“We believe in the power of telehealth and what it can do,” says Chen. “What’s missing is the diagnostics piece. When you go into a doctor’s office you talk to a doctor and they get your symptoms. We’re focused on translating as many of these diagnostics as possible and you can pair with telehealth.”

Helping the company move along its journey are a clutch of well-positioned investors including the Y Combinator accelerator and institutional investors like Founders Fund, Mayfield, DCM, Version One, and Joe Montana’s Liquid 2 Ventures fund.

“This funding from an incredible group of investors, together with the national launch of our test and app, are exciting milestones that will allow us to realize our vision of making reliable, convenient at-home testing available to millions of people,” said Chen, in a statement. “Our partnership with Lemonaid is only the beginning. We have a number of additional diagnostic tests in the pipeline that have the potential to change the way we diagnose and treat infections and monitor chronic diseases. We look forward to working with additional partners to bring these tests to people across the country.” 



Adobe’s Project Sweet Talk makes portraits come alive

01:26 | 6 November

One of the most interesting sessions at Adobe MAX is traditionally the Sneaks keynote, where engineers from the company’s various units show off their most cutting-edge work. Sometimes, those turn into products. Sometimes they don’t. These days, a lot of the work focuses on AI, often based on the Adobe Sensei platform. This year, the company gave us an early look at Project Sweet Talk, one of the featured sneaks of tonight’s event.

The idea here is pretty straightforward, but hard to pull off: take a portrait, either a drawing or a painting, identify the different parts of the face, then animate the mouth in sync with a voice-over. Today, Adobe’s Character Animator (which you may have seen on shows like The Late Show with Stephen Colbert) does some of that, but it’s limited in the number of animations, and the result, even in the hands of the best animators, doesn’t always look all that realistic (as far as that’s possible for the kind of drawings you animate in the product). Project Sweet Talk is far smarter. It analyzes the voice-over and then uses its AI smarts to realistically animate the character’s mouth and head.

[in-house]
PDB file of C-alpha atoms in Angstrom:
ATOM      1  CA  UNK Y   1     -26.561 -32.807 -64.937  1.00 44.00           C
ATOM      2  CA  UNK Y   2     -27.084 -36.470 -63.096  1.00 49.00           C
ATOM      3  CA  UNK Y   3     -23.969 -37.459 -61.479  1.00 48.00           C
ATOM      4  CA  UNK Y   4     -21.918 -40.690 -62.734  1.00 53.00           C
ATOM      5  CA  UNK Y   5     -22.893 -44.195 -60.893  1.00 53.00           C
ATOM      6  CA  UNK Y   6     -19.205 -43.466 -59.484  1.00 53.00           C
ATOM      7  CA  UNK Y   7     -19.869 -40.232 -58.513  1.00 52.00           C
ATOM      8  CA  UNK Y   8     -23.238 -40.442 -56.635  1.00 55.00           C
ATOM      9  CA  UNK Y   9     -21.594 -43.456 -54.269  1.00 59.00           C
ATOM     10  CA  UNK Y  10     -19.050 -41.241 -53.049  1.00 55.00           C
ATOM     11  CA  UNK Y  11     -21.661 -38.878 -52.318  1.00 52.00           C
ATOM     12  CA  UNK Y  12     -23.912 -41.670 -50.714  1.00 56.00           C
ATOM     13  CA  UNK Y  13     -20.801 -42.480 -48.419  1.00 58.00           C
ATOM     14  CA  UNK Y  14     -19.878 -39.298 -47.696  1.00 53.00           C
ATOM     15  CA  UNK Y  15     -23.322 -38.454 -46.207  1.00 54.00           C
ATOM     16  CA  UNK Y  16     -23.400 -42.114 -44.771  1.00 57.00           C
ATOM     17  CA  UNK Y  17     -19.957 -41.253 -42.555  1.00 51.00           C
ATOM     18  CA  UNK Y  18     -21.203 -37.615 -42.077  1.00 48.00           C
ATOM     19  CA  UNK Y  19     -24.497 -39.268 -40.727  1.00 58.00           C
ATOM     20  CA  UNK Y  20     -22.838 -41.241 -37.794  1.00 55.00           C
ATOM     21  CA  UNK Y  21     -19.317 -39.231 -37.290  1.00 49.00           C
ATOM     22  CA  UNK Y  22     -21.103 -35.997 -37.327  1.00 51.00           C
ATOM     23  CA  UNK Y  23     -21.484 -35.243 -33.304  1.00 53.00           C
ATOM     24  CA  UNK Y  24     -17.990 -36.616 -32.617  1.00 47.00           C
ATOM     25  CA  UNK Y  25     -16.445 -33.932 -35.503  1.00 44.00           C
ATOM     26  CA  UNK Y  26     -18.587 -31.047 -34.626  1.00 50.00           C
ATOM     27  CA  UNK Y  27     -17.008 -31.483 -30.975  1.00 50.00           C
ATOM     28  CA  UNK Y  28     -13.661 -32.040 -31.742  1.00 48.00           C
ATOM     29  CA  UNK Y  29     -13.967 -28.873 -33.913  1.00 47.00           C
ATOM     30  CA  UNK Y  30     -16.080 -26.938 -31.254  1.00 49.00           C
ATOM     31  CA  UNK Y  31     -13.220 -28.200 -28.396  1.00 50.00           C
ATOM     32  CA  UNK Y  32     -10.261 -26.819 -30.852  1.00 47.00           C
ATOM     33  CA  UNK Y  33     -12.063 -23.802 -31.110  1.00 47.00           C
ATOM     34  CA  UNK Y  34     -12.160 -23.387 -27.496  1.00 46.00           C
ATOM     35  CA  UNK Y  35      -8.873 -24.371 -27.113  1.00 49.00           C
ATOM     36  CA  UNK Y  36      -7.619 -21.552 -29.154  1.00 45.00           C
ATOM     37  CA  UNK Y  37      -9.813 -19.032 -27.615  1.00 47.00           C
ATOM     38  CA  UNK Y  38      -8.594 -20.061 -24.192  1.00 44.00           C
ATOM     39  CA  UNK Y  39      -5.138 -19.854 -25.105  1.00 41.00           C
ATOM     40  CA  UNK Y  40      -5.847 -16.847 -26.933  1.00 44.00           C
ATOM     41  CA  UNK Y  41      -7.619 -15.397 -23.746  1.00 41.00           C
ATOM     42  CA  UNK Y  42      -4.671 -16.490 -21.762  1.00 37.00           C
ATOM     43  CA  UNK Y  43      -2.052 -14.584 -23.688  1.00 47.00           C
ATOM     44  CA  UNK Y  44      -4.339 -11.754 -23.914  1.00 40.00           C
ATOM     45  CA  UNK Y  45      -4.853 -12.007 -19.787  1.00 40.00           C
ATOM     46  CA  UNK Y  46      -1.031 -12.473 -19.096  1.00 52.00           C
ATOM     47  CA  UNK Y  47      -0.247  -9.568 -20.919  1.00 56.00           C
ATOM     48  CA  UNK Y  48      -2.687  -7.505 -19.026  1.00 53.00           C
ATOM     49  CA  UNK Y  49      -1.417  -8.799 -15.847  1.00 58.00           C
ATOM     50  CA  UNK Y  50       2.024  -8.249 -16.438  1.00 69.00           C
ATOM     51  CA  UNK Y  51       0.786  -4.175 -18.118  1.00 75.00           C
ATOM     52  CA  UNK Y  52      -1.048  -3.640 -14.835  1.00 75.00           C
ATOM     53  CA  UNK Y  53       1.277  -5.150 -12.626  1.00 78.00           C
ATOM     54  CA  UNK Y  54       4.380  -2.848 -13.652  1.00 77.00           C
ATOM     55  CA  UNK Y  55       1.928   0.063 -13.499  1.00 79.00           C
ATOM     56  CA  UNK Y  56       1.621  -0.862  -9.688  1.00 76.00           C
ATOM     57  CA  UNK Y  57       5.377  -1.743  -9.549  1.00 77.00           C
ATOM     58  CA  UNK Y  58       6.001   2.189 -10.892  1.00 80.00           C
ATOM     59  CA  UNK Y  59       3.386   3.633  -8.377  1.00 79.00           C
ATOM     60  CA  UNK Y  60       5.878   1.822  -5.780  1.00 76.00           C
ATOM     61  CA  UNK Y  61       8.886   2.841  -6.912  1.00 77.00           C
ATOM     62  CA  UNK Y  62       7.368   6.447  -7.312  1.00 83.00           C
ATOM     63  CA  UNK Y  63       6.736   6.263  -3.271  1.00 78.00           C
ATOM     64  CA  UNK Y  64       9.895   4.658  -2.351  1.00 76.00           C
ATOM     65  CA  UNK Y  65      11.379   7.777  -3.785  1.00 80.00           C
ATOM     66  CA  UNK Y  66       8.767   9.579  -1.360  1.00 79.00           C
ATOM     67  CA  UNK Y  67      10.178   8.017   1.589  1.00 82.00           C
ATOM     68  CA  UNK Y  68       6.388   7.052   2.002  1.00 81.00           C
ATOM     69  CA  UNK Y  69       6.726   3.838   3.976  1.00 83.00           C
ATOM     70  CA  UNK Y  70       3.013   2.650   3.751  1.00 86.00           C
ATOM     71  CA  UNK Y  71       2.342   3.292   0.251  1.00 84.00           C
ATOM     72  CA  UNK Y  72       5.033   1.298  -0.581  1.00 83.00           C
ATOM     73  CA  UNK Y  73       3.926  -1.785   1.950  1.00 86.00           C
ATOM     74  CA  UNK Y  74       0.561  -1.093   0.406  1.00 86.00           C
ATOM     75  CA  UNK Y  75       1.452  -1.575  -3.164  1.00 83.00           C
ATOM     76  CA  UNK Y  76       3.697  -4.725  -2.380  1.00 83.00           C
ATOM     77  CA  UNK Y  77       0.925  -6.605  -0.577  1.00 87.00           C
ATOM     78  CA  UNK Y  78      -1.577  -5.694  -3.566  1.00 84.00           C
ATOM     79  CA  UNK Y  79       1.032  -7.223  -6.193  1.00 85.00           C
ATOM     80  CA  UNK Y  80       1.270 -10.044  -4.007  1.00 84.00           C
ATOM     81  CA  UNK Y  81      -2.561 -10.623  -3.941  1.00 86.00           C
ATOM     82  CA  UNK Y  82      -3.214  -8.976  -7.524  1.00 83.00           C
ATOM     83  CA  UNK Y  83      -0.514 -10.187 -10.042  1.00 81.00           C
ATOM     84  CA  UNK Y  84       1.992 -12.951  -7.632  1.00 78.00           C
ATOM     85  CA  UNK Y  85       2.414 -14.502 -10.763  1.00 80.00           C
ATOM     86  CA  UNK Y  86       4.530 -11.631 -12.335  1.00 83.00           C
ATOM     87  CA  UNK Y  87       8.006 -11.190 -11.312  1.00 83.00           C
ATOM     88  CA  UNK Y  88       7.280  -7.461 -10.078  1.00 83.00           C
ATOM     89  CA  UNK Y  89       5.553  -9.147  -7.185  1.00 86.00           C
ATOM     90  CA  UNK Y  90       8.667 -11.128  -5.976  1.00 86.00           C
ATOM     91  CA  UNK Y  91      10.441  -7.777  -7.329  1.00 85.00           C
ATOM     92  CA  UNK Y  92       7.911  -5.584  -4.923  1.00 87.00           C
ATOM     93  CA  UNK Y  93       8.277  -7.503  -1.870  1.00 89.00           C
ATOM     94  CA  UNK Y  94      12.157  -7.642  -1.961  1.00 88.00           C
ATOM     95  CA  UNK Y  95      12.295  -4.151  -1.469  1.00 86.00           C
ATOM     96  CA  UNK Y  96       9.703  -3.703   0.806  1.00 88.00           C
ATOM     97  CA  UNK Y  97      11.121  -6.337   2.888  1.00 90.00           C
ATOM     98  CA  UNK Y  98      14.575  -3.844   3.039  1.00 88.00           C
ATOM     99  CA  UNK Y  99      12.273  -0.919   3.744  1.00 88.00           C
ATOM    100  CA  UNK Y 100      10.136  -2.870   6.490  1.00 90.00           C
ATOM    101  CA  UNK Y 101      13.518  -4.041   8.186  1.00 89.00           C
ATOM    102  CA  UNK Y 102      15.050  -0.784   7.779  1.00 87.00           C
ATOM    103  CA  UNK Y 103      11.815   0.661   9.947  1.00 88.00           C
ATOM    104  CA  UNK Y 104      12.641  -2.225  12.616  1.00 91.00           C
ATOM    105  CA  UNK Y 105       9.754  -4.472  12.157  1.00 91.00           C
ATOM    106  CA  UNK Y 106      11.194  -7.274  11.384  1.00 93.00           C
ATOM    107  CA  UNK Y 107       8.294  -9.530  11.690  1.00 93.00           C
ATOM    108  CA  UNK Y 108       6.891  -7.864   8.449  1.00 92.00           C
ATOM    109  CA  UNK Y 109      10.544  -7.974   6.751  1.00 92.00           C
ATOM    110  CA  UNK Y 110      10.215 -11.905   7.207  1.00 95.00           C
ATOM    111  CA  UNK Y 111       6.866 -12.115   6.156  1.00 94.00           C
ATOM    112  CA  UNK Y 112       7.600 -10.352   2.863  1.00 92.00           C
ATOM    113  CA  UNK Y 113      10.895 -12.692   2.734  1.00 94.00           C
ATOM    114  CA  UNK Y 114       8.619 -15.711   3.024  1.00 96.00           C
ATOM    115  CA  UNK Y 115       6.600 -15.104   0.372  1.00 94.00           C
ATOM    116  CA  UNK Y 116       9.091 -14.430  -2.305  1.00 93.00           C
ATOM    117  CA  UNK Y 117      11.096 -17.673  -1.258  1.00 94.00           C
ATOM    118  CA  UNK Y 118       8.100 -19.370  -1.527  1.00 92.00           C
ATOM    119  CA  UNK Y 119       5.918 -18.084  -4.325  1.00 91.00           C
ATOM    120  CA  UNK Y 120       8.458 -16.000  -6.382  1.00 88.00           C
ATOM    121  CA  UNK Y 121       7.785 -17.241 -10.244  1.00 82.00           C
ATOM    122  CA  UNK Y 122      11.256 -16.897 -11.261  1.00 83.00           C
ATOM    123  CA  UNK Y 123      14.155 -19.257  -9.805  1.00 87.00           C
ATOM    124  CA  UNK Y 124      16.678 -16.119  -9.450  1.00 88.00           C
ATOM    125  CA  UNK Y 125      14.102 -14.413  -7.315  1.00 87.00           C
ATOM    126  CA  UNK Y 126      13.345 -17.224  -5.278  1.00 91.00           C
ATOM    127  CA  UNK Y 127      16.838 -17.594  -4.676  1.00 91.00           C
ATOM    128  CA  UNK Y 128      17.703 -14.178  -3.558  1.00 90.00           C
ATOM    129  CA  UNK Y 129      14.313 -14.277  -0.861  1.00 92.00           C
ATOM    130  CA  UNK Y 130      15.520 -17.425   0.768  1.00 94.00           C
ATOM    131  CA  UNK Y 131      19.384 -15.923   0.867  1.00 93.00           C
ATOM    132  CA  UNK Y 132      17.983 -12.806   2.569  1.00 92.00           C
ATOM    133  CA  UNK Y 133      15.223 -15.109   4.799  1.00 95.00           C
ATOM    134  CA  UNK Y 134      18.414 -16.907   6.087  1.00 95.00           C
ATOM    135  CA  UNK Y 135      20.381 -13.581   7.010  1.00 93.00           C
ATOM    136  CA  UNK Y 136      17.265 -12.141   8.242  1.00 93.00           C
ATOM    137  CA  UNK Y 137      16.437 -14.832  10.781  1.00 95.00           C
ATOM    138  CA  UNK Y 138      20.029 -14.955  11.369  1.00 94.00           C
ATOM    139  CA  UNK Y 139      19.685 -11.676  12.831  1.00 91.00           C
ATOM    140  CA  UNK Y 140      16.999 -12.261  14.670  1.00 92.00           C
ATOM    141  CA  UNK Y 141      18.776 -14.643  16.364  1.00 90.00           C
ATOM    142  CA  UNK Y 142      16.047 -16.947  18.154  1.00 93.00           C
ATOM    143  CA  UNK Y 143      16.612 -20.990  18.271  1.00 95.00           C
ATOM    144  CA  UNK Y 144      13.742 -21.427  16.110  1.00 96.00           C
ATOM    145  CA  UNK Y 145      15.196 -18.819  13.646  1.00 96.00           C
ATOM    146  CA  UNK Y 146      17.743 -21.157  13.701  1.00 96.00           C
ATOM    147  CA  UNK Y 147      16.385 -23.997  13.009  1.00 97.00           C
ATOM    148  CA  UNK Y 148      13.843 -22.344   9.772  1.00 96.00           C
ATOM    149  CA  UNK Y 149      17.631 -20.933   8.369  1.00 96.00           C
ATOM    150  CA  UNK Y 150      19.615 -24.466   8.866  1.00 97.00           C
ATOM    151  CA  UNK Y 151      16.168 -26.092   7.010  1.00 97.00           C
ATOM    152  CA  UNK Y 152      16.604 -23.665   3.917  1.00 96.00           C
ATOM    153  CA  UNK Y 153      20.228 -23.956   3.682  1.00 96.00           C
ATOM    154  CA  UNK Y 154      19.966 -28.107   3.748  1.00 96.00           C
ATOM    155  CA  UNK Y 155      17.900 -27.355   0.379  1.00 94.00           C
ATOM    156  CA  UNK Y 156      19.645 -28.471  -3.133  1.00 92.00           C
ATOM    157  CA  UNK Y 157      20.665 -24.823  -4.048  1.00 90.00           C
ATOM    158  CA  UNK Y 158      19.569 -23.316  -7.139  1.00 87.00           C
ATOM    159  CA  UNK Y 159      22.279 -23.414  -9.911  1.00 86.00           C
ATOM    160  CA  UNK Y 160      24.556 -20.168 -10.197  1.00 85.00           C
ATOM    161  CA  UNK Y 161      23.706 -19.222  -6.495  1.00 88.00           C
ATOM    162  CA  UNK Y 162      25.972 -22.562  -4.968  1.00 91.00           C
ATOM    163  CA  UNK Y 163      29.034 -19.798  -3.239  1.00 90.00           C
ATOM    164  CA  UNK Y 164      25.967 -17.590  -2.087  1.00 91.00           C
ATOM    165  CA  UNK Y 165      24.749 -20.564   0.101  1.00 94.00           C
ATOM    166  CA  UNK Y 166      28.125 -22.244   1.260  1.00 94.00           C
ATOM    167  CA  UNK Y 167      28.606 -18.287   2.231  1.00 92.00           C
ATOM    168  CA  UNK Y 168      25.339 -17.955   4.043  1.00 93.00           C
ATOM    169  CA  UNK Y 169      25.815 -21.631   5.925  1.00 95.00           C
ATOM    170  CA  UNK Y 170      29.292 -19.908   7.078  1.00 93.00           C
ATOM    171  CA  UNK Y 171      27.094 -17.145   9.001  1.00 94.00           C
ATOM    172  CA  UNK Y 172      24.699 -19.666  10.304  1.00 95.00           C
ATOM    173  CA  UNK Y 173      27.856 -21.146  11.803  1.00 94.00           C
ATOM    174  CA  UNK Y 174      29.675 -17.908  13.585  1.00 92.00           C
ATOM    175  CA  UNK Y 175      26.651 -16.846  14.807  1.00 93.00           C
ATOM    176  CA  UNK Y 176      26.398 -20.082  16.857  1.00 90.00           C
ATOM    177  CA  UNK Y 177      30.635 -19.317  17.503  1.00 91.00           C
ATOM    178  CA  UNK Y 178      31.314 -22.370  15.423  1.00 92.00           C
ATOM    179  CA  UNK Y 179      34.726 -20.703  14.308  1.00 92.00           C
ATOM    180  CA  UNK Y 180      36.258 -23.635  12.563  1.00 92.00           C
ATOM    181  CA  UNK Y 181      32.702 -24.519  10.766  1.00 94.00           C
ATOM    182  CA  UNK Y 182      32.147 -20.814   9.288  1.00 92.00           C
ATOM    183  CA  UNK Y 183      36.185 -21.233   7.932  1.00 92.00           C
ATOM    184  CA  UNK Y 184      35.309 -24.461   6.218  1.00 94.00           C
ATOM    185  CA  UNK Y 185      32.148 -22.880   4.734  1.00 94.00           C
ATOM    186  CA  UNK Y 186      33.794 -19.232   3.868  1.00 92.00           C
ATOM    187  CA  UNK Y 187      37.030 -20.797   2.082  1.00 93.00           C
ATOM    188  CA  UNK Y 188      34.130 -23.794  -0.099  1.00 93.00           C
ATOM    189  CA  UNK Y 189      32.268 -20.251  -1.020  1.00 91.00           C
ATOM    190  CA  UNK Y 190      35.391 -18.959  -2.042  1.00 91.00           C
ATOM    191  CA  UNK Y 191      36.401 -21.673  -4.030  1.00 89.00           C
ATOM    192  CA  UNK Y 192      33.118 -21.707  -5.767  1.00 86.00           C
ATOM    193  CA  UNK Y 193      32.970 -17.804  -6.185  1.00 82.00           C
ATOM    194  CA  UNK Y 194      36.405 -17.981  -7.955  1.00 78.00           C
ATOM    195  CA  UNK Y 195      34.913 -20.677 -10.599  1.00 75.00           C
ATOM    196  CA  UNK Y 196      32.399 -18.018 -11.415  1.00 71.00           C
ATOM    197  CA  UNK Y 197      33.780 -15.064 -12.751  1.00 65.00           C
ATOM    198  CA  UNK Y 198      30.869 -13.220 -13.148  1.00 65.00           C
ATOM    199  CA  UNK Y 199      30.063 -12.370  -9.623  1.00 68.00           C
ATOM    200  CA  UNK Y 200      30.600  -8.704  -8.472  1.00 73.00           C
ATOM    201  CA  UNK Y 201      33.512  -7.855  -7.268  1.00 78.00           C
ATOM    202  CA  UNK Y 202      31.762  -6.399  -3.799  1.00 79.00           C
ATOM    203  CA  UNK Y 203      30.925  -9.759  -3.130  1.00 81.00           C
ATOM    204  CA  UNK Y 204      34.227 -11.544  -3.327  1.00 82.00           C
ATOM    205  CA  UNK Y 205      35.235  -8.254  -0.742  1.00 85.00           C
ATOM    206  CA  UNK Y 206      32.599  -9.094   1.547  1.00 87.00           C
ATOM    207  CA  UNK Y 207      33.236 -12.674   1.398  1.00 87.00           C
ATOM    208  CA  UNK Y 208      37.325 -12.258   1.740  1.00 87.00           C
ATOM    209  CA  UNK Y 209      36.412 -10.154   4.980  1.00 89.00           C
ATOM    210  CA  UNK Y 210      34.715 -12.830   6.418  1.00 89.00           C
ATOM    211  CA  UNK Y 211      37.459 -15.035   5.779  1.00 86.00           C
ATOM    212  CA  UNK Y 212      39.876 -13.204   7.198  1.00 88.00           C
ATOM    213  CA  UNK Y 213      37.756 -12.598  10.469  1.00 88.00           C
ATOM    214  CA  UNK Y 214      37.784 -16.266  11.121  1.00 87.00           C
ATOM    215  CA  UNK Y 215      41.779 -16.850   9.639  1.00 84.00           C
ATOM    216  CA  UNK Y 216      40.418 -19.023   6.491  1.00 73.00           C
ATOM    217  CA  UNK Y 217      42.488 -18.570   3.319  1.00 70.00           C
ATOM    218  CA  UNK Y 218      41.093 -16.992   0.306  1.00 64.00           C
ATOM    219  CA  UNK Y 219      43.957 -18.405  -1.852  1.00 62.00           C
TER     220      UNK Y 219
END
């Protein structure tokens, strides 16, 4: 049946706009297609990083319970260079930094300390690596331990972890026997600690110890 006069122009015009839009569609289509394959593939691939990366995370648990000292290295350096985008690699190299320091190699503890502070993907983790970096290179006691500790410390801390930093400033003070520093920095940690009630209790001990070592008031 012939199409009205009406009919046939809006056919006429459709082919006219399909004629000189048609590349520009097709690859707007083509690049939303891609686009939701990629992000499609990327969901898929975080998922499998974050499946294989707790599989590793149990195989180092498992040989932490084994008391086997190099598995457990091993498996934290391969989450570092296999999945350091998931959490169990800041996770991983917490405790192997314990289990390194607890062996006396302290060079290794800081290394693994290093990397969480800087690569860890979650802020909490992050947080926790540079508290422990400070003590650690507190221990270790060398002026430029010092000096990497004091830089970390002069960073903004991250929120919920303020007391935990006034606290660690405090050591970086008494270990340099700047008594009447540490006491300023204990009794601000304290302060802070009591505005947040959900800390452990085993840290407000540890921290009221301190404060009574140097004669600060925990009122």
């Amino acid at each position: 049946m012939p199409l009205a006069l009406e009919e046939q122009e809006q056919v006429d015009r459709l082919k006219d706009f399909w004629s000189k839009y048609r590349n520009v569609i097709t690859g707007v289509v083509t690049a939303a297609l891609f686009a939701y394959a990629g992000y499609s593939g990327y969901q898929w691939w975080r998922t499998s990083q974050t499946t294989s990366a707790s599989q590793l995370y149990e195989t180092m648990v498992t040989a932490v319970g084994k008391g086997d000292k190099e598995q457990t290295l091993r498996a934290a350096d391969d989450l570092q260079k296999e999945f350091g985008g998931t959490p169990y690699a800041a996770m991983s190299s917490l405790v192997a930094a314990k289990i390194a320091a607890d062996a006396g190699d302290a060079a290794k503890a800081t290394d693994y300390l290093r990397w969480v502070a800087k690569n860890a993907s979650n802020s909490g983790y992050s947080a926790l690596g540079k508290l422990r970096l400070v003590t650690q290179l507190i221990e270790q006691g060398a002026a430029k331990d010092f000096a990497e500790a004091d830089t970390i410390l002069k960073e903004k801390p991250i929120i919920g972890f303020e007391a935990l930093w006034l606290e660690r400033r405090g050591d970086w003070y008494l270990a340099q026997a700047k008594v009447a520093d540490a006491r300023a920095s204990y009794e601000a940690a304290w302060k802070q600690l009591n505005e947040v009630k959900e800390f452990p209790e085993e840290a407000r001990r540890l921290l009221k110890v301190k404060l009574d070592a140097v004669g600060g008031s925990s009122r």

The team, lead by Adobe Researcher Dingzeyu Li, together with Yang Zhou (University of Massachusetts, Amherst) and Jose Echevarria and Eli Schectman (Adobe Research), actually fed their model with thousands of hours of video of real people talking to the camera on YouTube. Surprisingly, that model transferred really well to drawing and paintings — even though the faces the team worked with, including pretty basic drawings of animal faces, don’t really look like human faces.

“Animation is hard and we all know this,” Li told me. “If we all know that if we want to align a face with a given audio track, it is even harder. Adobe Charter Animator already has a feature called ‘compute lip sync’ from scene audio,’ and that shows you what the limitations are.” The existing feature in Character Animator only moves the mouth, while everything else remains static. That’s obviously not a very realistic look. If you look at the examples embedded in this post, you’ll see that the team smartly warps the faces automatically to make them look more realistic — all from a basic JPG image.